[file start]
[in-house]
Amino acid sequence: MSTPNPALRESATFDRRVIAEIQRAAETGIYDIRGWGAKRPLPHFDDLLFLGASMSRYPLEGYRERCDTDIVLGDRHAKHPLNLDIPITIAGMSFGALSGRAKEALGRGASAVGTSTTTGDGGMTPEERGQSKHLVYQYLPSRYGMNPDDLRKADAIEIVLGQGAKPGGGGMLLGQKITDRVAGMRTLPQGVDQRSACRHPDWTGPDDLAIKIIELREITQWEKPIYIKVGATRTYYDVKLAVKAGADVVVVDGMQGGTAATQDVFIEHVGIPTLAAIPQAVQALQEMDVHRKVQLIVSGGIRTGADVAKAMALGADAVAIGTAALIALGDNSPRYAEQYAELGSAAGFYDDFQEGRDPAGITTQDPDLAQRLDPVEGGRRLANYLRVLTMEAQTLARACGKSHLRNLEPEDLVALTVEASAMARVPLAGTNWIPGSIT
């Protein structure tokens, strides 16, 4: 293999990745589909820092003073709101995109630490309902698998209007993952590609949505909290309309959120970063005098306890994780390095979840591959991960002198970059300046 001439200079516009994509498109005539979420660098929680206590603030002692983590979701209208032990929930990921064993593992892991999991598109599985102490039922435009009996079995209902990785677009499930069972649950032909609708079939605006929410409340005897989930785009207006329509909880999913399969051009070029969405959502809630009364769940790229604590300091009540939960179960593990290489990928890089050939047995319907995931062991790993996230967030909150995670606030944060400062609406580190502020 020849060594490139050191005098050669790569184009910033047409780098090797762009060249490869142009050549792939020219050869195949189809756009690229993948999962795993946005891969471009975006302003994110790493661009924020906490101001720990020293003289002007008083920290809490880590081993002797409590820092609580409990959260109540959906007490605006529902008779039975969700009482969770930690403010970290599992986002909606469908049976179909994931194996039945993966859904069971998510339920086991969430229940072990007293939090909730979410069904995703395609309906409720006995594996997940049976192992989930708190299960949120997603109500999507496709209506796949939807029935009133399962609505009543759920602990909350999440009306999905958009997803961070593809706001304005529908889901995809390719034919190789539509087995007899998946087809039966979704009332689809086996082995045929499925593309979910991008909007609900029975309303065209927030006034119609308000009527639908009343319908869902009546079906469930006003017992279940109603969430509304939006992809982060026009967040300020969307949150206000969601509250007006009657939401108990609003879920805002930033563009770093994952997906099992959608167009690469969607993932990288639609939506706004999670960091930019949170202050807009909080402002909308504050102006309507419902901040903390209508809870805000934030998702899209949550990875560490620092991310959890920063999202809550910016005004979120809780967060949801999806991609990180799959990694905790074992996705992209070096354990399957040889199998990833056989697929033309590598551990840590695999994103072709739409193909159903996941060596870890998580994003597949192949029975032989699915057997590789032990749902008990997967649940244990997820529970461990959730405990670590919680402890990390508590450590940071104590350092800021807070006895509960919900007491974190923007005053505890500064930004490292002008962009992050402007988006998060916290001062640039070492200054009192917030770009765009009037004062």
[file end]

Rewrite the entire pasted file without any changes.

[in-house]
Amino acid sequence: MSTPNPALRESATFDRRVIAEIQRAAETGIYDIRGWGAKRPLPHFDDLLFLGASMSRYPLEGYRERCDTDIVLGDRHAKHPLNLDIPITIAGMSFGALSGRAKEALGRGASAVGTSTTTGDGGMTPEERGQSKHLVYQYLPSRYGMNPDDLRKADAIEIVLGQGAKPGGGGMLLGQKITDRVAGMRTLPQGVDQRSACRHPDWTGPDDLAIKIIELREITQWEKPIYIKVGATRTYYDVKLAVKAGADVVVVDGMQGGTAATQDVFIEHVGIPTLAAIPQAVQALQEMDVHRKVQLIVSGGIRTGADVAKAMALGADAVAIGTAALIALGDNSPRYAEQYAELGSAAGFYDDFQEGRDPAGITTQDPDLAQRLDPVEGGRRLANYLRVLTMEAQTLARACGKSHLRNLEPEDLVALTVEASAMARVPLAGTNWIPGSIT
């Protein structure tokens, strides 16, 4: 293999990745589909820092003073709101995109630490309902698998209007993952590609949505909290309309959120970063005098306890994780390095979840591959991960002198970059300046 001439200079516009994509498109005539979420660098929680206590603030002692983590979701209208032990929930990921064993593992892991999991598109599985102490039922435009009996079995209902990785677009499930069972649950032909609708079939605006929410409340005897989930785009207006329509909880999913399969051009070029969405959502809630009364769940790229604590300091009540939960179960593990290489990928890089050939047995319907995931062991790993996230967030909150995670606030944060400062609406580190502020 020849060594490139050191005098050669790569184009910033047409780098090797762009060249490869142009050549792939020219050869195949189809756009690229993948999962795993946005891969471009975006302003994110790493661009924020906490101001720990020293003289002007008083920290809490880590081993002797409590820092609580409990959260109540959906007490605006529902008779039975969700009482969770930690403010970290599992986002909606469908049976179909994931194996039945993966859904069971998510339920086991969430229940072990007293939090909730979410069904995703395609309906409720006995594996997940049976192992989930708190299960949120997603109500999507496709209506796949939807029935009133399962609505009543759920602990909350999440009306999905958009997803961070593809706001304005529908889901995809390719034919190789539509087995007899998946087809039966979704009332689809086996082995045929499925593309979910991008909007609900029975309303065209927030006034119609308000009527639908009343319908869902009546079906469930006003017992279940109603969430509304939006992809982060026009967040300020969307949150206000969601509250007006009657939401108990609003879920805002930033563009770093994952997906099992959608167009690469969607993932990288639609939506706004999670960091930019949170202050807009909080402002909308504050102006309507419902901040903390209508809870805000934030998702899209949550990875560490620092991310959890920063999202809550910016005004979120809780967060949801999806991609990180799959990694905790074992996705992209070096354990399957040889199998990833056989697929033309590598551990840590695999994103072709739409193909159903996941060596870890998580994003597949192949029975032989699915057997590789032990749902008990997967649940244990997820529970461990959730405990670590919680402890990390508590450590940071104590350092800021807070006895509960919900007491974190923007005053505890500064930004490292002008962009992050402007988006998060916290001062640039070492200054009192917030770009765009009037004062």